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Jet engine business in Berlin plans major expansion, solar farm

Kevin Budney, president of Budney Aerospace, one of Berlin’s bigger employers, discusses the company’s plans to construct an additional 60,000 square feet of production space as well as a solar array to provide about 80 percent of its power needs.

Written By Don Stacom, HARTFORD COURANT 10/11/2019

Budney Aerospace & Overhaul of Berlin plans to add a 60,000-square-foot building and a solar farm on the site of a former golf driving range on the Berlin Turnpike.

In announcing the expansion Friday, the company said it would hire another 30 to 60 workers – mostly in high-paying engineering and precision manufacturing jobs – over the next five years. It already has 190 employees and is hiring another 10 to 20 this year.

Town officials joined Budney executives to announce that the former Mountain-View golf driving range will be the centerpiece of a $12 million expansion of the company, which manufactures and overhauls components for commercial and military jet engines. Mayor Mark Kaczynski said it’s rewarding to see the company, which began in Berlin more than a half century ago, decide to invest heavily in town.

“The nice thing is this company is locally owned and run, with 200 people who’ve created careers right here in the center of Connecticut,” said Chris Edge, Berlin’s economic development director.

After building a 10,000-square-foot addition to its original New Park Drive building last year, the company is already at full capacity again, Chief Operating Officer Emir Redzic said. It bought the adjacent 11-acre driving range in April for $600,000 and has developed plans to add a new manufacturing building, creating what Edge called a high-tech aerospace campus.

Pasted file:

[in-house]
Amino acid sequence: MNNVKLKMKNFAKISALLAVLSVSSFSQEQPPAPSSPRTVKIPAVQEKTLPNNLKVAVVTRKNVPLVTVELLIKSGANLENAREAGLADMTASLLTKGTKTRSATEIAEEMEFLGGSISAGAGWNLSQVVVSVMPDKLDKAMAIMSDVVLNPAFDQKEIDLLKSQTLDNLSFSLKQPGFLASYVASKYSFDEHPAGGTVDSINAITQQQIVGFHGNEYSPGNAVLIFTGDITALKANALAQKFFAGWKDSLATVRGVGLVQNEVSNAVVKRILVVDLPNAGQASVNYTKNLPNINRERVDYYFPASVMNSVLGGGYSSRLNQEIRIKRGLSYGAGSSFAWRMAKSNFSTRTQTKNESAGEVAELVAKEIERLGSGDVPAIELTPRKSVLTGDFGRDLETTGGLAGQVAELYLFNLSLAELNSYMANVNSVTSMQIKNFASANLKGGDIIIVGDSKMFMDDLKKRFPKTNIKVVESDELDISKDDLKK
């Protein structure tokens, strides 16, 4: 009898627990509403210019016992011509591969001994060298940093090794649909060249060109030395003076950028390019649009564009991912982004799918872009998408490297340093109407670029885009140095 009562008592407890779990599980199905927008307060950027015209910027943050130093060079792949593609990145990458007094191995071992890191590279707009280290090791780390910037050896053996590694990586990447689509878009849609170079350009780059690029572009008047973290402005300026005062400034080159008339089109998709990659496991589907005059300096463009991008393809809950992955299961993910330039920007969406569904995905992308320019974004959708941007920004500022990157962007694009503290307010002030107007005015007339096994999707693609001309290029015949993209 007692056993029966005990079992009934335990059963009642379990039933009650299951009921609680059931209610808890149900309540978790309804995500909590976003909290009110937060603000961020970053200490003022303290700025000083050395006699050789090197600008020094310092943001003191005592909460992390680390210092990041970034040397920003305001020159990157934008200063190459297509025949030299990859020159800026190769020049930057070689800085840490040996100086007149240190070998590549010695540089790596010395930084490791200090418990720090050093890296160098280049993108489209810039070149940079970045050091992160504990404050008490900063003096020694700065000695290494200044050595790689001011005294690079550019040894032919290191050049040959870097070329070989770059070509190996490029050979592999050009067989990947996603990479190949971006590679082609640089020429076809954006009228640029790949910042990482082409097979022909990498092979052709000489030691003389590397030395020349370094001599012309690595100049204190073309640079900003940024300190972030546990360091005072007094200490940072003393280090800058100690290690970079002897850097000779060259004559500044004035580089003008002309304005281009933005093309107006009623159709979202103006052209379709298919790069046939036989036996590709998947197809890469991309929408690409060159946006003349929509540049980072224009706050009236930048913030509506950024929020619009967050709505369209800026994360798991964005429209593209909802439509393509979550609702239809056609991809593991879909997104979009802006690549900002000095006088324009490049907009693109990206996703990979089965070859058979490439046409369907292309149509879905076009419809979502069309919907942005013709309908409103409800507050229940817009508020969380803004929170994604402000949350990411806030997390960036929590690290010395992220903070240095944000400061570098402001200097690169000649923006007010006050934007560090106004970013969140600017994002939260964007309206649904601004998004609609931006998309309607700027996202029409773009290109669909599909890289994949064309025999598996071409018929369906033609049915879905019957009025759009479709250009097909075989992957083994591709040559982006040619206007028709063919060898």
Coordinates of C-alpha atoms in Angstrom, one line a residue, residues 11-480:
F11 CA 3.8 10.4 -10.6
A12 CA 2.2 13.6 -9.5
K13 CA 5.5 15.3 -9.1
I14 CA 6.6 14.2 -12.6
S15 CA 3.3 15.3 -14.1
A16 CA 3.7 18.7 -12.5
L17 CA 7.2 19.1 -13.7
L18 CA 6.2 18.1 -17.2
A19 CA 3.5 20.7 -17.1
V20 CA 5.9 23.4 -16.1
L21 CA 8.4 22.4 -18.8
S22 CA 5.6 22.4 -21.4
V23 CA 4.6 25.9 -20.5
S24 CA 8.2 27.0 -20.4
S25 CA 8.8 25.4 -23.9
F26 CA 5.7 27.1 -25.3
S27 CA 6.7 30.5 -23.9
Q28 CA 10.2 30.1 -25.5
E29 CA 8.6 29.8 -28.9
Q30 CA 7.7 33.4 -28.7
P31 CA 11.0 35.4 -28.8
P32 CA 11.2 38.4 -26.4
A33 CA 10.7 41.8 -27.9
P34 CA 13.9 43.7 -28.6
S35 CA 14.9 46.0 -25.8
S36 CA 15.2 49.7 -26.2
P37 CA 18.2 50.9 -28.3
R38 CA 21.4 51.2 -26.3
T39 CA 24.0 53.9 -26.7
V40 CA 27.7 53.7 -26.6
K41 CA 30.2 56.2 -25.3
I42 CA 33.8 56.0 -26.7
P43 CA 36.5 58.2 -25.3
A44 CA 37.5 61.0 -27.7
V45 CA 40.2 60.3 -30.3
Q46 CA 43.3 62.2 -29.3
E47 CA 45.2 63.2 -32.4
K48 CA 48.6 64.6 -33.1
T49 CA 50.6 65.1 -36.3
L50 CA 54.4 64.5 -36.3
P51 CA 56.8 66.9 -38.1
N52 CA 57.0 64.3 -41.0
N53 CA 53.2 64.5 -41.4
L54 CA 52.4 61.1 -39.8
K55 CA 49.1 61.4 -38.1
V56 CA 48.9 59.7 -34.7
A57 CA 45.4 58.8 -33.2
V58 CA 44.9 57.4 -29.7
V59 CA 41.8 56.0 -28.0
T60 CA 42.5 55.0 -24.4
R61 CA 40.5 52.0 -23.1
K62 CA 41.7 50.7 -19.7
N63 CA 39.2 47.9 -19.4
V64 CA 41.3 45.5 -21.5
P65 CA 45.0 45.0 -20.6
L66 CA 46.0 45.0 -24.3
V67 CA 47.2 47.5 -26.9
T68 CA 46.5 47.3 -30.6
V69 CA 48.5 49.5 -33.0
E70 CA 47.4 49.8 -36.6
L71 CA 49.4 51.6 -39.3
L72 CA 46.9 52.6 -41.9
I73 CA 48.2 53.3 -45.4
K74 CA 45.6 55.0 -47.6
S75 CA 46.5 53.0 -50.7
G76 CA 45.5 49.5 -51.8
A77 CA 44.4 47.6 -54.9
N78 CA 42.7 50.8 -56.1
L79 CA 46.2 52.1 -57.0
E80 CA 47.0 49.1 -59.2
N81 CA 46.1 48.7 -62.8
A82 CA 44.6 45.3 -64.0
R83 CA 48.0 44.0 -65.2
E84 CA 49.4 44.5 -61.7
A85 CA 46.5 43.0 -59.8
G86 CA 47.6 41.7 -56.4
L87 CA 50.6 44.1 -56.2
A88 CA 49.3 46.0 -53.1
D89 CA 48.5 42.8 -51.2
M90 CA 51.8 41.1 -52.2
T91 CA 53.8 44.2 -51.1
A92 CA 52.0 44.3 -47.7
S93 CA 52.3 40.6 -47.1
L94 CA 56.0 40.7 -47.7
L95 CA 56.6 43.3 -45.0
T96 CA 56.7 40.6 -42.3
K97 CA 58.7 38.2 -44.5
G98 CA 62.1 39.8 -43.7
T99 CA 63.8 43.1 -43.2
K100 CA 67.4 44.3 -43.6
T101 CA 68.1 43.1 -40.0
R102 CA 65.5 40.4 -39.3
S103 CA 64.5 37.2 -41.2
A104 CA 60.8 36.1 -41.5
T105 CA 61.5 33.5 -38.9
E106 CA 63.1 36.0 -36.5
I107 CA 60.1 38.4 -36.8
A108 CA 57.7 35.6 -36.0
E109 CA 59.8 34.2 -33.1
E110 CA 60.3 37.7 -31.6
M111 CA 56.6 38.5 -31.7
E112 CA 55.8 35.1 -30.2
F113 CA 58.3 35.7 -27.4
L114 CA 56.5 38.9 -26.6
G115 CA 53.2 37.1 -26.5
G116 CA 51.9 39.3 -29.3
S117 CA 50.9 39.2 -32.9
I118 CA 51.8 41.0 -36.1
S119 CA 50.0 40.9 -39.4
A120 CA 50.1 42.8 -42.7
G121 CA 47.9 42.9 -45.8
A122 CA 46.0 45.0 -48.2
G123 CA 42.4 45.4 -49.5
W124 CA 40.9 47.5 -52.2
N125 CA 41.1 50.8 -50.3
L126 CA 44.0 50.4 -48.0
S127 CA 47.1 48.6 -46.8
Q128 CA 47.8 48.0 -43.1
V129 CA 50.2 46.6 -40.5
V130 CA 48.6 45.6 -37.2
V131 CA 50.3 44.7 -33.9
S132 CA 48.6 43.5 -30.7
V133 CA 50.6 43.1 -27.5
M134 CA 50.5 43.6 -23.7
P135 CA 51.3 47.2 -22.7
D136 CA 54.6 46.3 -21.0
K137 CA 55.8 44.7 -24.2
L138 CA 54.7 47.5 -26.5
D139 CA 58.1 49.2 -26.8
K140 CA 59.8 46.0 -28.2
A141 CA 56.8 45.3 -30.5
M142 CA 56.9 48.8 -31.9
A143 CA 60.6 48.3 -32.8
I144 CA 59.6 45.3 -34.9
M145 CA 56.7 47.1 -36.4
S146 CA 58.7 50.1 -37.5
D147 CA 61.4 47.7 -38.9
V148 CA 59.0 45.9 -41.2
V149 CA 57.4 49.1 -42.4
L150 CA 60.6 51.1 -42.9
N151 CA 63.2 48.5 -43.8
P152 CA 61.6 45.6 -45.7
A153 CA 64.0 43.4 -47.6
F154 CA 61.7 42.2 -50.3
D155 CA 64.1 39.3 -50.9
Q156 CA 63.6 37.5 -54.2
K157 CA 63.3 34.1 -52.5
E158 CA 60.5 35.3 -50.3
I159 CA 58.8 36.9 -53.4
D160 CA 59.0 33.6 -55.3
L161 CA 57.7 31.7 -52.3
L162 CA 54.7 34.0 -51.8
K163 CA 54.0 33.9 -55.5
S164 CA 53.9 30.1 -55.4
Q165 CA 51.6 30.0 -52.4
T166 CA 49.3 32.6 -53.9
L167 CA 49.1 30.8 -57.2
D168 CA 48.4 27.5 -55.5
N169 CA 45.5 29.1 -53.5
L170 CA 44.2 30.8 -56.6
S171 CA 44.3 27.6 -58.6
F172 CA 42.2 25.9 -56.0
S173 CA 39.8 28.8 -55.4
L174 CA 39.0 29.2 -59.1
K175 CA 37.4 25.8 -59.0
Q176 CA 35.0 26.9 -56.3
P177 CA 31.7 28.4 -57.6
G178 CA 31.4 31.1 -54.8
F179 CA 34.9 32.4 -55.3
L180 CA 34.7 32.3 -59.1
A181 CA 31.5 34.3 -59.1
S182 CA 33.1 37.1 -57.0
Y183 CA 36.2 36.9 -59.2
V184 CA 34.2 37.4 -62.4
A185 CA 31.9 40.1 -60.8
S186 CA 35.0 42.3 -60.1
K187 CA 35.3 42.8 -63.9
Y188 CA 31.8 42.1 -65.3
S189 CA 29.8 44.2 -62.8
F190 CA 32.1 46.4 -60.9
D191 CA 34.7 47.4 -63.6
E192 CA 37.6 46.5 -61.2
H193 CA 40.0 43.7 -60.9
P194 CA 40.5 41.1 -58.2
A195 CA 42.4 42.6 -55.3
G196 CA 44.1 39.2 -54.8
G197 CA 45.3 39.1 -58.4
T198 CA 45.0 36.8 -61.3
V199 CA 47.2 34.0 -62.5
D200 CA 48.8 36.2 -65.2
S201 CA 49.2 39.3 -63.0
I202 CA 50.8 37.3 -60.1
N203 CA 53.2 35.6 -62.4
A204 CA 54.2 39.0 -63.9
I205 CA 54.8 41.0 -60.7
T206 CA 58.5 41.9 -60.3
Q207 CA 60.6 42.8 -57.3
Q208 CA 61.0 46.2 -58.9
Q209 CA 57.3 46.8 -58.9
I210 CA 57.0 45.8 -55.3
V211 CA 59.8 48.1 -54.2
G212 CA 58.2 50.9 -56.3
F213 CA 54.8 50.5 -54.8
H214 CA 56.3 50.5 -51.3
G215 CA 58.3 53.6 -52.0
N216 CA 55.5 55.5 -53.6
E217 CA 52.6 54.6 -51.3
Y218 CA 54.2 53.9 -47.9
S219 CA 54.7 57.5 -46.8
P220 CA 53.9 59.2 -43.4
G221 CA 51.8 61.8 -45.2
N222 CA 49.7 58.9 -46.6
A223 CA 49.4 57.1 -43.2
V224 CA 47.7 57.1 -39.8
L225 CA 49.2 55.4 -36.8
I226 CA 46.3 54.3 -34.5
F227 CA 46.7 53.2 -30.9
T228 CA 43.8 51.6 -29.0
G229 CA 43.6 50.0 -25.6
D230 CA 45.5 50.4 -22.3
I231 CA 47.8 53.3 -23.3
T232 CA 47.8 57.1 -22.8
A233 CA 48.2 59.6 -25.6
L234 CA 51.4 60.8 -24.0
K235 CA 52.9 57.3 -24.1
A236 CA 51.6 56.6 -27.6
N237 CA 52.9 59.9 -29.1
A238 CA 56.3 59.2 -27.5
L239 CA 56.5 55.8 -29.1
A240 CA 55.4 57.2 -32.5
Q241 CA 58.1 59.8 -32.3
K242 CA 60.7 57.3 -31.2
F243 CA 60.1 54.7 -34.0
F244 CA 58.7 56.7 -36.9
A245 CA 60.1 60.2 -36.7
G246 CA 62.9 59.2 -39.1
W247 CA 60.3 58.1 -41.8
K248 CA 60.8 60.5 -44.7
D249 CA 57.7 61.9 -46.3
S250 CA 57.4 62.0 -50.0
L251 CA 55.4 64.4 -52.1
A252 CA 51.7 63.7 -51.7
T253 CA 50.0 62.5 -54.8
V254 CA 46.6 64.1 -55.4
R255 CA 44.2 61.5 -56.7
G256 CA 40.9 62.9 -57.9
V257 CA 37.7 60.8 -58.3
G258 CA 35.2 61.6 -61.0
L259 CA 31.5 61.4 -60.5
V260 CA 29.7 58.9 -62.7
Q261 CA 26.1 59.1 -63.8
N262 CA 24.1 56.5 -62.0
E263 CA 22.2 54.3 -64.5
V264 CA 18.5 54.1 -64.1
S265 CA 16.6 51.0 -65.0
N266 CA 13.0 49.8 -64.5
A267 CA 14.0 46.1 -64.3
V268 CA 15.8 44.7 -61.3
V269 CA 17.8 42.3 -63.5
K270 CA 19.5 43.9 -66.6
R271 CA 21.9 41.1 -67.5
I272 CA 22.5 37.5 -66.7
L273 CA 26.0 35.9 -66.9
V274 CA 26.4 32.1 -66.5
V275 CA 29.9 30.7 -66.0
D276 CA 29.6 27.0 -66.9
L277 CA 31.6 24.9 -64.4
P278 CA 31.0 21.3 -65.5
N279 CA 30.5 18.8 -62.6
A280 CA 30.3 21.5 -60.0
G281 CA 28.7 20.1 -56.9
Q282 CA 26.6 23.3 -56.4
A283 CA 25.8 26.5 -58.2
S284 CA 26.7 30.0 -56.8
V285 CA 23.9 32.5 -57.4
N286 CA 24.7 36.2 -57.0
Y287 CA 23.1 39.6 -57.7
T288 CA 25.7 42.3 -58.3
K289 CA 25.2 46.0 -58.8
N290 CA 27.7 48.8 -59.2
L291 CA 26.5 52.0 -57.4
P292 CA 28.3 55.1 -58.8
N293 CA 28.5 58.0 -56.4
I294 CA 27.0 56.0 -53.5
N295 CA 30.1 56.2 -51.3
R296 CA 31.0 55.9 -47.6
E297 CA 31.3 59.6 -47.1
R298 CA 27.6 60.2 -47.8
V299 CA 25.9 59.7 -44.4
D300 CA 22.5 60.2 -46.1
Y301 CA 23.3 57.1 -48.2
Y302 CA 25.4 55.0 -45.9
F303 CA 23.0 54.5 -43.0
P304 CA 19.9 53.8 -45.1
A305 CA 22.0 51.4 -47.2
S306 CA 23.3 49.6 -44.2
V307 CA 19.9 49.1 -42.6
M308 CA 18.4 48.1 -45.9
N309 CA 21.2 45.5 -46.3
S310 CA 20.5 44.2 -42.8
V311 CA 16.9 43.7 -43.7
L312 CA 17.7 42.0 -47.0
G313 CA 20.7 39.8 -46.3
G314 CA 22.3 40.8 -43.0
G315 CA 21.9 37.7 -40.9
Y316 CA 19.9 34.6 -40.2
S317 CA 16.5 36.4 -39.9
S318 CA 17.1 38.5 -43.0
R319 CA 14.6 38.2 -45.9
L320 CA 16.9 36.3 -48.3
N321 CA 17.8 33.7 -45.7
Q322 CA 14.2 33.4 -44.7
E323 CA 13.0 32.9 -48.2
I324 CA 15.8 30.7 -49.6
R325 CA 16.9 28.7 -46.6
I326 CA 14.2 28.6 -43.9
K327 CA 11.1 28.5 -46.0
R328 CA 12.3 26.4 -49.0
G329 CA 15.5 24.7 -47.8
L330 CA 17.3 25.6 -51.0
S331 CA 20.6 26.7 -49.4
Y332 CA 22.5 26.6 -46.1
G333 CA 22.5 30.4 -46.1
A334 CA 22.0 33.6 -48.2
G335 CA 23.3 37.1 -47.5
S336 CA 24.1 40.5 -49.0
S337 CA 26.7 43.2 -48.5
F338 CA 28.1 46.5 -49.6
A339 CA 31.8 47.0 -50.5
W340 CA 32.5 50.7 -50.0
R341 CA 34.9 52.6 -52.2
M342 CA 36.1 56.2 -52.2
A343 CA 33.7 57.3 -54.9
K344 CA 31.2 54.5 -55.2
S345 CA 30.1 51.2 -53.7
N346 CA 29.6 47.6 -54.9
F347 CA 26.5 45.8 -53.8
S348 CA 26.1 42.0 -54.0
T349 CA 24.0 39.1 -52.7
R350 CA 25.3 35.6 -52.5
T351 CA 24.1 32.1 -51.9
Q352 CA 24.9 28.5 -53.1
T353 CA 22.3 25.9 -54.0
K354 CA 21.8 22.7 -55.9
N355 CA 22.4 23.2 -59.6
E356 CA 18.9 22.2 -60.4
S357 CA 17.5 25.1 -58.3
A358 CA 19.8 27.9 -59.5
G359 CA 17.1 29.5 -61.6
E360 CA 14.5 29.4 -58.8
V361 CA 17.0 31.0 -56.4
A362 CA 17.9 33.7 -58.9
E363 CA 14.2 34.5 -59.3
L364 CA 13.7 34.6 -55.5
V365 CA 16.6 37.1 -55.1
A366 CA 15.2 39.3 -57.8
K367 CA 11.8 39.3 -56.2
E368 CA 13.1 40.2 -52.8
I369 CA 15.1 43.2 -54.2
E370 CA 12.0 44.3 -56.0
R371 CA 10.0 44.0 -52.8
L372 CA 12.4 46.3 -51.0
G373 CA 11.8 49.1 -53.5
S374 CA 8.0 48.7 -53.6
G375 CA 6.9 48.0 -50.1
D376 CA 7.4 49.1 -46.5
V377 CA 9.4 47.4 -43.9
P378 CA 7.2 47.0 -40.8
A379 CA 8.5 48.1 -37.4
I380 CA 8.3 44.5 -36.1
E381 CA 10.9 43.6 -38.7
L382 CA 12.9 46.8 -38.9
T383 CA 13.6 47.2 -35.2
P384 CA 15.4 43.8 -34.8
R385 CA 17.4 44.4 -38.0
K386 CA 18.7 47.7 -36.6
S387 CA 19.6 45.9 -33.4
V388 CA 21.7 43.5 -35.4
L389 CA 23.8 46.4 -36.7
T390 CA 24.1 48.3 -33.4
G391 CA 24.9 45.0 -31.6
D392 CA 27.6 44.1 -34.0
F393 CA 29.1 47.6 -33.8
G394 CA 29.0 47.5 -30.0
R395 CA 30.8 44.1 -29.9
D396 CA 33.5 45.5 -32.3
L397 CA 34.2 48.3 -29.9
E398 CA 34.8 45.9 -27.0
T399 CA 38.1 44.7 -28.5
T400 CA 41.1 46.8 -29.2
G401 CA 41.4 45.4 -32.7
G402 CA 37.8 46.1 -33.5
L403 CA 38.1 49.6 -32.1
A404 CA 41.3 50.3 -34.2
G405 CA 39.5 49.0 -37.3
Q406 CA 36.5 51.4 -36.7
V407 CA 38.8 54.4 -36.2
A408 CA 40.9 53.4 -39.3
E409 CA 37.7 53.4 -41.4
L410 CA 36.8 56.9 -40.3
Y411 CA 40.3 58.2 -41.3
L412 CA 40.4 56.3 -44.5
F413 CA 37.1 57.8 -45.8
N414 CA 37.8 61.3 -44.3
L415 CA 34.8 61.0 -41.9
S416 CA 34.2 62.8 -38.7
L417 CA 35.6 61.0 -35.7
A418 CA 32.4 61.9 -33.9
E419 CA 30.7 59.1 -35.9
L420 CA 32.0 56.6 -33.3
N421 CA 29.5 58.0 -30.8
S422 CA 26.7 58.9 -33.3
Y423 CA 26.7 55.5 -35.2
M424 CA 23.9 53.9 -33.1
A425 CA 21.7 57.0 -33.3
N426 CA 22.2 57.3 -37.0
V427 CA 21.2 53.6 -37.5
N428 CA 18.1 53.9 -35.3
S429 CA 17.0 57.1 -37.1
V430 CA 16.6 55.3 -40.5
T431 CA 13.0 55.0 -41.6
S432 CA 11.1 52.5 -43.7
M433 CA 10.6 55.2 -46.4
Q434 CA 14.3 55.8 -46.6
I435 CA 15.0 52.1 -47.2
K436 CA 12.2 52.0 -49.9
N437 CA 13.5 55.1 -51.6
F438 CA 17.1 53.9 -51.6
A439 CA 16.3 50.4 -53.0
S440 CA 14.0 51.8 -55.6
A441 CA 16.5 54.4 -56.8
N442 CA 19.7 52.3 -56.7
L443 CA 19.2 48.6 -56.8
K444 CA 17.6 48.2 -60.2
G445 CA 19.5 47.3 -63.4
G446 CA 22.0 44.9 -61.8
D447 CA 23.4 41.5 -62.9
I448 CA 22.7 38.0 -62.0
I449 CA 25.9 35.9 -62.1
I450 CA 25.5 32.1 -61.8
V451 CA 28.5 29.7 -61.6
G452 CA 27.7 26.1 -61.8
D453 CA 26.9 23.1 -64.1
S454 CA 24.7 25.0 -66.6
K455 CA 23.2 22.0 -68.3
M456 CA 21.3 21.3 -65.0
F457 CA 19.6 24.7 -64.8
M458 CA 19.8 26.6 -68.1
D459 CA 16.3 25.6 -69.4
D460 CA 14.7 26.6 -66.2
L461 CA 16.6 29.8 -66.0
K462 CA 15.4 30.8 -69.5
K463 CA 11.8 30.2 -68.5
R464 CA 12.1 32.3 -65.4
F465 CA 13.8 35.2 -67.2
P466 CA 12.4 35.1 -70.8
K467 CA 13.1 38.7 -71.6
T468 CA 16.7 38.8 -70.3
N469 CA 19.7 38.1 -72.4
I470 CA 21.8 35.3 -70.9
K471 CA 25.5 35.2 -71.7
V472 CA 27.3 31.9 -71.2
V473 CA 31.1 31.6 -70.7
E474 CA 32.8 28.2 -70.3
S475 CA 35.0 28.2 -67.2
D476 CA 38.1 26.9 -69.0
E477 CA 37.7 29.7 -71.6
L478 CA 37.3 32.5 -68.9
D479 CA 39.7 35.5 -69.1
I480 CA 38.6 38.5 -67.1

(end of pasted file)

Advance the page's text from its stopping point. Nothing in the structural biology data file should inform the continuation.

Redzic and President Kevin Budney said the larger space will enable the company to build and overhaul more components for existing clients as well as components for larger engines, potentially bringing in new clients. Budney Aerospace already produces sub-assemblies and does overhaul work for manufacturers such as Rolls Royce, Honeywell, Pratt & Whitney and GE-Aviation.

“For years, we were in the smaller to mid-size turbine engine market, 50-inch fan frame. Now we’re gong to the next step, 100-inch,” Budney said.

Redzic said despite Connecticut being a high-cost state, aerospace manufacturers are drawn to do business here because high-precision work requires an experienced and talented workforce. Also, the network of more than 100 related businesses along the I-91 corridor enable major engine overhaul to be done efficiently by a series of companies with rare specialties and niches.

“Customers see the buildings and they see the equipment and they think that’s our best asset, but I always remind them it’s really the labor force,” Redzic said. “And if you drive down I-91, the Aerospace Alley in Connecticut, you can build an entire jet engine.”

Budney manufactures and overhauls parts of engines used in airliners, military jets, military helicopters and even some tanks. It will use a large part of the old driving course for a solar energy farm, and hopes to generate as much as 80 percent of the power the manufacturing plants require.

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